THE risk of dying from coronavirus is two to three times higher for England’s black and minority ethnic communities, according to an academic analysis of health service data reported Thursday.
The study, by University College London (UCL), is the latest to suggest that the Covid-19 illness hits ethnic minorities in Britain and other Western countries disproportionately hard.
UCL researchers mined data from the state-run National Health Service (NHS) of patients who had tested positive for the virus and died in hospitals in England from March 1 to April 21.
They found the average risk of death was “around two to three times higher” for black, Asian and other ethnic minority groups when compared to the general population.
The risk of death for people of Pakistani heritage was 3.29 times higher, for a black African background it was 3.24 times higher and 2.41 times higher for Bangladeshi.
Black Caribbean communities were 2.21 times more at risk, and Indian groups 1.7 times.
In contrast the researchers, who analysed 16,272 deaths from the virus in the study period — though ethnicity was missing in nearly 10 percent of cases — discovered a lower fatality risk for white populations in England.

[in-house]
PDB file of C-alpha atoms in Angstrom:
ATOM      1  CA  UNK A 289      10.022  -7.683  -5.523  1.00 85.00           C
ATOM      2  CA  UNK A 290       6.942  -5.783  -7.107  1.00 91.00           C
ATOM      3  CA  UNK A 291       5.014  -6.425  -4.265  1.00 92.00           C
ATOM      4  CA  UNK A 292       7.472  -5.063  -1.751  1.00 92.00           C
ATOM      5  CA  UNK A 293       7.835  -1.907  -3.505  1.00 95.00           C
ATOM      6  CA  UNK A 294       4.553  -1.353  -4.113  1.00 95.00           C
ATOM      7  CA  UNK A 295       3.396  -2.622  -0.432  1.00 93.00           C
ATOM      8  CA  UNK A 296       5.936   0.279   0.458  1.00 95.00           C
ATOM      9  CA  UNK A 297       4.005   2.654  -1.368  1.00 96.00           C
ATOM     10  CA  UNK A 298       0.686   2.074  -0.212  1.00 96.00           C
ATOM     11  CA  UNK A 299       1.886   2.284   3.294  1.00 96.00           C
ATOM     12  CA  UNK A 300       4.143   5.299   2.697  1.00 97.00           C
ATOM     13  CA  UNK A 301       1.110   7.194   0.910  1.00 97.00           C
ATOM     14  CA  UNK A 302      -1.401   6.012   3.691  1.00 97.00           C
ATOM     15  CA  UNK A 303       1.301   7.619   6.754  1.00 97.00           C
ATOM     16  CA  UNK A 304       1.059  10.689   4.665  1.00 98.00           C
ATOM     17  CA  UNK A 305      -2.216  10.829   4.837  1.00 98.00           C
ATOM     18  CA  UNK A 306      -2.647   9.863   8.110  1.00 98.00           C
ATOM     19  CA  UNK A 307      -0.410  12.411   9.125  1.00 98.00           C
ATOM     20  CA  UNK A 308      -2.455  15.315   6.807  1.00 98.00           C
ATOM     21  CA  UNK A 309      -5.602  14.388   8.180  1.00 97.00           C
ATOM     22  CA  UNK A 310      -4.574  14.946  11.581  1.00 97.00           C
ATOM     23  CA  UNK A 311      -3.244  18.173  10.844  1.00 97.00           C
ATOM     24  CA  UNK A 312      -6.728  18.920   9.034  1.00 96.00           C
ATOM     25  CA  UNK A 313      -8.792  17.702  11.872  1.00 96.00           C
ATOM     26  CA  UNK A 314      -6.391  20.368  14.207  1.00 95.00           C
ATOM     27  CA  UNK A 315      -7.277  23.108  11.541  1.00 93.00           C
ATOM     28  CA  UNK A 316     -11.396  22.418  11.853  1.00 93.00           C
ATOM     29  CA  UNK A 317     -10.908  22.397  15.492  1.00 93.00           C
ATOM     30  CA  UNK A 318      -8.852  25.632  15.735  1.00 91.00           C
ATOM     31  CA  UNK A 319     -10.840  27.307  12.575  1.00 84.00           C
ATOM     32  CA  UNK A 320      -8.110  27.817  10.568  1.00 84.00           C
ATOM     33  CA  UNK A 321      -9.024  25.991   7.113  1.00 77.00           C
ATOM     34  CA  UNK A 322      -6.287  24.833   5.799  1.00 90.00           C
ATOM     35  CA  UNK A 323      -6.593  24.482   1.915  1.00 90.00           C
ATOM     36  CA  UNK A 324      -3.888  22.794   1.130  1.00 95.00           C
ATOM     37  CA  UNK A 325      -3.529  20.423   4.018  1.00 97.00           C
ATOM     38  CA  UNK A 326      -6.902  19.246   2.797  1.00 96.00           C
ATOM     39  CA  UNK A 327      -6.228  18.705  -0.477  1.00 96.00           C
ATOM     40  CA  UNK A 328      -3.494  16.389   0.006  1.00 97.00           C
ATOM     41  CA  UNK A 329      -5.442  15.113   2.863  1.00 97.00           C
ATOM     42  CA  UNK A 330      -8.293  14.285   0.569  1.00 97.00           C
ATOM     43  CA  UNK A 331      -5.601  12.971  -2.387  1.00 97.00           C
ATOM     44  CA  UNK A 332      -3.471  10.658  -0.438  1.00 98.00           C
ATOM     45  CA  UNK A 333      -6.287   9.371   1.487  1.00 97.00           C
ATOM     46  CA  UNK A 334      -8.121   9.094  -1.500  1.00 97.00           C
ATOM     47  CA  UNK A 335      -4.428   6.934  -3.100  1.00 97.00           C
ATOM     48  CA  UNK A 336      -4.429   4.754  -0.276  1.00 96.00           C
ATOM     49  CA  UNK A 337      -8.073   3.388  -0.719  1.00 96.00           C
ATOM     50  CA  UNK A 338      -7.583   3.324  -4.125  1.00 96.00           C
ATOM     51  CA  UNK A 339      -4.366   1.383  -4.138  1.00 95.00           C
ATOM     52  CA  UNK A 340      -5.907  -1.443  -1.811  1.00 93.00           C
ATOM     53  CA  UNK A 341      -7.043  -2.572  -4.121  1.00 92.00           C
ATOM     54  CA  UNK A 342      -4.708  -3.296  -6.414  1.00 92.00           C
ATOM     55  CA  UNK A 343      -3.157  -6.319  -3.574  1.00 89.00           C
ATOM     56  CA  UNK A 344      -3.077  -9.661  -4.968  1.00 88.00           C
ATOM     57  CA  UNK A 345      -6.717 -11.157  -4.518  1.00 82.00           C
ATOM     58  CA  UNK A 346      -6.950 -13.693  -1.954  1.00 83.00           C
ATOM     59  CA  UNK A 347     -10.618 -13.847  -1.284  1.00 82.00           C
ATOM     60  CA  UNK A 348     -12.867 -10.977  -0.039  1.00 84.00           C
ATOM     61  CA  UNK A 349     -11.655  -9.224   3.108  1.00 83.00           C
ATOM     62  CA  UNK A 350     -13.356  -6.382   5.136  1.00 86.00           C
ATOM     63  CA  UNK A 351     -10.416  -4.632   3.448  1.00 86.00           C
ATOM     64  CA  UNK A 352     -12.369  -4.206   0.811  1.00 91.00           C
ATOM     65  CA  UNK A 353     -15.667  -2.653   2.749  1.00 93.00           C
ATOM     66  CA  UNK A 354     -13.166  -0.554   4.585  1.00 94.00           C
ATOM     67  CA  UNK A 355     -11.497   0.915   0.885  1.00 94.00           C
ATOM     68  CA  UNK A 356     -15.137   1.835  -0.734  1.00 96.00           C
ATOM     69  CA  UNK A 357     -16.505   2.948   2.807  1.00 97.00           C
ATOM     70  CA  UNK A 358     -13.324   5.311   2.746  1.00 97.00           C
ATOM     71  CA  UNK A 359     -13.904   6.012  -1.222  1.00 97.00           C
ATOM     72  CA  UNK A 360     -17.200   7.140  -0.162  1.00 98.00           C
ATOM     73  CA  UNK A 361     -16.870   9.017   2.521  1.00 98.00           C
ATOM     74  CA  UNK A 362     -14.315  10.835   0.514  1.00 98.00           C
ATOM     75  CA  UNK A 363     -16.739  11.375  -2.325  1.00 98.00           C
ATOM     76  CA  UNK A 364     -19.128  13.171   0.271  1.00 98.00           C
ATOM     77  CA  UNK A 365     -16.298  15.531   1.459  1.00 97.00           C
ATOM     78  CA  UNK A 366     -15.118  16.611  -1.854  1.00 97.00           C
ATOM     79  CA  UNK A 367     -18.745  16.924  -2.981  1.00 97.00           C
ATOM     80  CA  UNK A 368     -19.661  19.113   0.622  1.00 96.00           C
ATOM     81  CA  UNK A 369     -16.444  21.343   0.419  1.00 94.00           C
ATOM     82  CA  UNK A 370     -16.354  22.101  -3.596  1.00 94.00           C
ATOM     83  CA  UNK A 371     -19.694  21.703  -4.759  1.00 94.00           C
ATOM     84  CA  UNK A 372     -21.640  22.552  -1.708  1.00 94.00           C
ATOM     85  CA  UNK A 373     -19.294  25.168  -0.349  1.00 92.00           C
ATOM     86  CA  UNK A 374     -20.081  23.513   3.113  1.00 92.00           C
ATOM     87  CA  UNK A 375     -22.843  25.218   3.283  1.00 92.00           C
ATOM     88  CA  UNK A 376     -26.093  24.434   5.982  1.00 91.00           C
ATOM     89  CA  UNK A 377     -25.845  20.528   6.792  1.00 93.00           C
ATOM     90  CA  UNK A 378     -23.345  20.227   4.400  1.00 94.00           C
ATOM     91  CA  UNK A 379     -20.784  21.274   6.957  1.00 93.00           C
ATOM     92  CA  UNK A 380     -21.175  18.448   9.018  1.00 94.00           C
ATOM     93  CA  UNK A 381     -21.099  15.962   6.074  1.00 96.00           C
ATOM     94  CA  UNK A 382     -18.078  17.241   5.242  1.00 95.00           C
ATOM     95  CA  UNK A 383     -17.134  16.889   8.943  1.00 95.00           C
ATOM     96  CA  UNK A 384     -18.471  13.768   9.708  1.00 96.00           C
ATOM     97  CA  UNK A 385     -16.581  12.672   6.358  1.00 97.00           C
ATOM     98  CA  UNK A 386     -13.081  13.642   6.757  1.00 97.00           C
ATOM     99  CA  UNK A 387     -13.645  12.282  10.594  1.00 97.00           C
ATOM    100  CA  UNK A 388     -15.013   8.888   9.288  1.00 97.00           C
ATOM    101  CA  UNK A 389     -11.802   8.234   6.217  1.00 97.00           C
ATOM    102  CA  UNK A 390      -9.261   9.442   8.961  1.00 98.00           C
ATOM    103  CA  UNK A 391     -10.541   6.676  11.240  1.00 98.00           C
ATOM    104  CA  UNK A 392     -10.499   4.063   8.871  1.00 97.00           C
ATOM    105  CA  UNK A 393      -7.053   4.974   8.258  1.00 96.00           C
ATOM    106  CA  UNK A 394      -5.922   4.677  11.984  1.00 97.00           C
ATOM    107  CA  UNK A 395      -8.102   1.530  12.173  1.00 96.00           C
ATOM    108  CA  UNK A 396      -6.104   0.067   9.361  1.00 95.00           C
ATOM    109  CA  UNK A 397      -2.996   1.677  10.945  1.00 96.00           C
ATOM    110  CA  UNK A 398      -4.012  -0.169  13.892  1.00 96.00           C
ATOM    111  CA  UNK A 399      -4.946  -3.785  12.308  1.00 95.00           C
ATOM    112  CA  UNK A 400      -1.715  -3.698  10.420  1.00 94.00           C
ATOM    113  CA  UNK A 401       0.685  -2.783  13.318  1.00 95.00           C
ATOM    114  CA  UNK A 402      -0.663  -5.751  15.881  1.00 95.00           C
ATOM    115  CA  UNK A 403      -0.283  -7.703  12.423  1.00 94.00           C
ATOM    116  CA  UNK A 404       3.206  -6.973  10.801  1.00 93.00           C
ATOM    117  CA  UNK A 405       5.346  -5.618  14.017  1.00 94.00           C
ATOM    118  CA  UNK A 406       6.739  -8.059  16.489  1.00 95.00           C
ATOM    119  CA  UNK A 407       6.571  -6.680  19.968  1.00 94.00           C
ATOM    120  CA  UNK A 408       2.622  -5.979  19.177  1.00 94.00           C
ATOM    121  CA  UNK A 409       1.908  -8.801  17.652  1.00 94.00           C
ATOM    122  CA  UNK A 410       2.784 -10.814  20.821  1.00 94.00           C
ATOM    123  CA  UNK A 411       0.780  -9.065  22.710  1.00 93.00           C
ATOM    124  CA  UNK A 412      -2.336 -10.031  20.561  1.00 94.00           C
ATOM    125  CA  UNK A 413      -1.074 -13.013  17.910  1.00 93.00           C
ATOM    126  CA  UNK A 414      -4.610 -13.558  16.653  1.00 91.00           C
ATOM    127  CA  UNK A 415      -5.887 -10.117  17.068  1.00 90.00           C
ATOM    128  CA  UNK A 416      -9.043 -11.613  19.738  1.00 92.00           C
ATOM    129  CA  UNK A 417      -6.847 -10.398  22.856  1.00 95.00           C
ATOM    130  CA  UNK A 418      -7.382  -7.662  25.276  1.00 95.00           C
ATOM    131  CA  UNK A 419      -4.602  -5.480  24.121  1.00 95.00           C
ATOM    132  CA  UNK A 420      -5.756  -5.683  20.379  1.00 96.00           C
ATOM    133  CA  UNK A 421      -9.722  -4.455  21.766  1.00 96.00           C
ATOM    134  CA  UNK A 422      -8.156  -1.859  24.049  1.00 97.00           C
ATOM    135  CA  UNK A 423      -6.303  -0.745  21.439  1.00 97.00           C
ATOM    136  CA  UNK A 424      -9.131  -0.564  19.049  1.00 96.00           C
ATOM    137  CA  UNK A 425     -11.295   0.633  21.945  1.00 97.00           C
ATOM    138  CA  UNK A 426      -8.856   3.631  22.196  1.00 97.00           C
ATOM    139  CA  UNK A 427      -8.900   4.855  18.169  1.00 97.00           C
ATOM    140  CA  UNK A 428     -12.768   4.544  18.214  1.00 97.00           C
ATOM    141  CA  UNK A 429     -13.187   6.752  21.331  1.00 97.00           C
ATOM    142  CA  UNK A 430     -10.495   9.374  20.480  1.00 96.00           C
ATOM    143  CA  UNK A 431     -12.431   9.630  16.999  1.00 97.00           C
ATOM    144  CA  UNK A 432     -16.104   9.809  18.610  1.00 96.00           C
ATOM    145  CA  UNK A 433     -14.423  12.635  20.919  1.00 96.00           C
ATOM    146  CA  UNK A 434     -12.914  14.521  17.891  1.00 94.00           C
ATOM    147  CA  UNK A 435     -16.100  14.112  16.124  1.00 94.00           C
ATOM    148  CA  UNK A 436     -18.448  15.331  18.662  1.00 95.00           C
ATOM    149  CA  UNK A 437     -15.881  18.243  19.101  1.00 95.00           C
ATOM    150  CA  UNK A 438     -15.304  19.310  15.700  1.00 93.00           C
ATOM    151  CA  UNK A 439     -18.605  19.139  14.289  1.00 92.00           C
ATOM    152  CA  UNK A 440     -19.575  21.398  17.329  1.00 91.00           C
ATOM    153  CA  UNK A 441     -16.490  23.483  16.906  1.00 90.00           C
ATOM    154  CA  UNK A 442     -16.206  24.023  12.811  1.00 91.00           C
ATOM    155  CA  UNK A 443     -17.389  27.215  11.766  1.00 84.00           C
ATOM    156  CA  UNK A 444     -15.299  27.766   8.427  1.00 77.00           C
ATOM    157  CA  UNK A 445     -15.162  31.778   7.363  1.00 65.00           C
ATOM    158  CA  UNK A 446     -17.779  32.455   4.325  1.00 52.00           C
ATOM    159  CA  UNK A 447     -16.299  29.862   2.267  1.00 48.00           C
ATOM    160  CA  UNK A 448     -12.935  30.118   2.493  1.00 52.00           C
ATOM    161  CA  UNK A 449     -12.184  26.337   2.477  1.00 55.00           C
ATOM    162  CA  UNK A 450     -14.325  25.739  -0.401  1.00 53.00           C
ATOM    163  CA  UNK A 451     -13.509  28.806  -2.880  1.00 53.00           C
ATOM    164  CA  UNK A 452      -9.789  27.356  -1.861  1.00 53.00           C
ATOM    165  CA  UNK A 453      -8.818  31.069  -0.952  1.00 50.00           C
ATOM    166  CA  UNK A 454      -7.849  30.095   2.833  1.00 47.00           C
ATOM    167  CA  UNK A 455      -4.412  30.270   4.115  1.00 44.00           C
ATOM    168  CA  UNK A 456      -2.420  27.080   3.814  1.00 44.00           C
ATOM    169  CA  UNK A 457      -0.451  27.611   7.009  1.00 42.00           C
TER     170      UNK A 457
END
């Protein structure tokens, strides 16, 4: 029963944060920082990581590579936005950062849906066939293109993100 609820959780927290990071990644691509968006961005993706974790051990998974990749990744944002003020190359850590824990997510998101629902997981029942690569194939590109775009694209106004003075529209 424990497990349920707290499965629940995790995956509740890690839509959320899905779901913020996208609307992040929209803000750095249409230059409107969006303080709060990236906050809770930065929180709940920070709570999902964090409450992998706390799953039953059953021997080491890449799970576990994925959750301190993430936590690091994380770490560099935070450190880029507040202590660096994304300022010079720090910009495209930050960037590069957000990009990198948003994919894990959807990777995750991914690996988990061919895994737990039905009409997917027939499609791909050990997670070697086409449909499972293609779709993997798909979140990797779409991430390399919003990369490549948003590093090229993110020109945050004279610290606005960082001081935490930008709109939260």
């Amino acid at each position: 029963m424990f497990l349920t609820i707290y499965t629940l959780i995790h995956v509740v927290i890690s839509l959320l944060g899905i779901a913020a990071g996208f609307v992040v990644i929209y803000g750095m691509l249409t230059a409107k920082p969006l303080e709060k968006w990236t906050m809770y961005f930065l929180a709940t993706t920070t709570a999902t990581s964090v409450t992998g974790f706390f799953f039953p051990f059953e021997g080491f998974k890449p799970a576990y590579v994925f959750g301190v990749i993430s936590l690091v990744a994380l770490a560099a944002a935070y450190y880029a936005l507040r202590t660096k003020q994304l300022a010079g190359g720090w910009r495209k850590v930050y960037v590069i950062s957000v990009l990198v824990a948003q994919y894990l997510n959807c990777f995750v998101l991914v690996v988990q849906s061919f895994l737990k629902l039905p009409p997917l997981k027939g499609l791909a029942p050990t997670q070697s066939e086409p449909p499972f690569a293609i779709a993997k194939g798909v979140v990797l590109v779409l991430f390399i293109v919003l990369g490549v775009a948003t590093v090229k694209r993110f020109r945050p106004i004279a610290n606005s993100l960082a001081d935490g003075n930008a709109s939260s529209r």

“Rather than being an equaliser, this work shows that mortality with Covid-19 is disproportionately higher in black, Asian and minority ethnic groups,” said UCL’s Delan Devakumar, the study’s co-author.
“It is essential to tackle the underlying social and economic risk factors and barriers to healthcare that lead to these unjust deaths.”
The analysis, which is awaiting peer review, follows other recent British studies showing people in disadvantaged areas — typically more heavily populated by ethnic minorities — had been worse hit by the virus.
A recent assessment by the Institute for Fiscal Studies noted similarly higher hospital fatality rates for those from ethnic minority backgrounds than white British communities.
Black people and those of Indian, Bangladeshi and Pakistani ethnicity have a “significantly higher” chance of dying from Covid-19 than White people, the Office for National Statistics said on Thursday.
“Black males are 4.2 times more likely to die from a Covid-19-related death and Black females are 4.3 times more likely than White ethnicity males and females,” the ONS added.
“People of Bangladeshi and Pakistani, Indian, and mixed ethnicities also had statistically significant raised risk of death involving Covid-19 compared with those of White ethnicity.”
Males of Bangladeshi and Pakistani ethnicity were 1.8 times more likely to die, according to an assessment.
Scientists cautioned that there were vast holes in their knowledge and cite striking differences in the death rates based on age, sex and ethnicity.
Genetics, they say, might hold many clues that could help eventually reveal a path to medicines or a vaccine that could treat the disease.
Earlier, figures from the ONS had found Covid-19 mortality rate in the most disadvantaged areas of England was 118 per cent higher than in more well-off locations.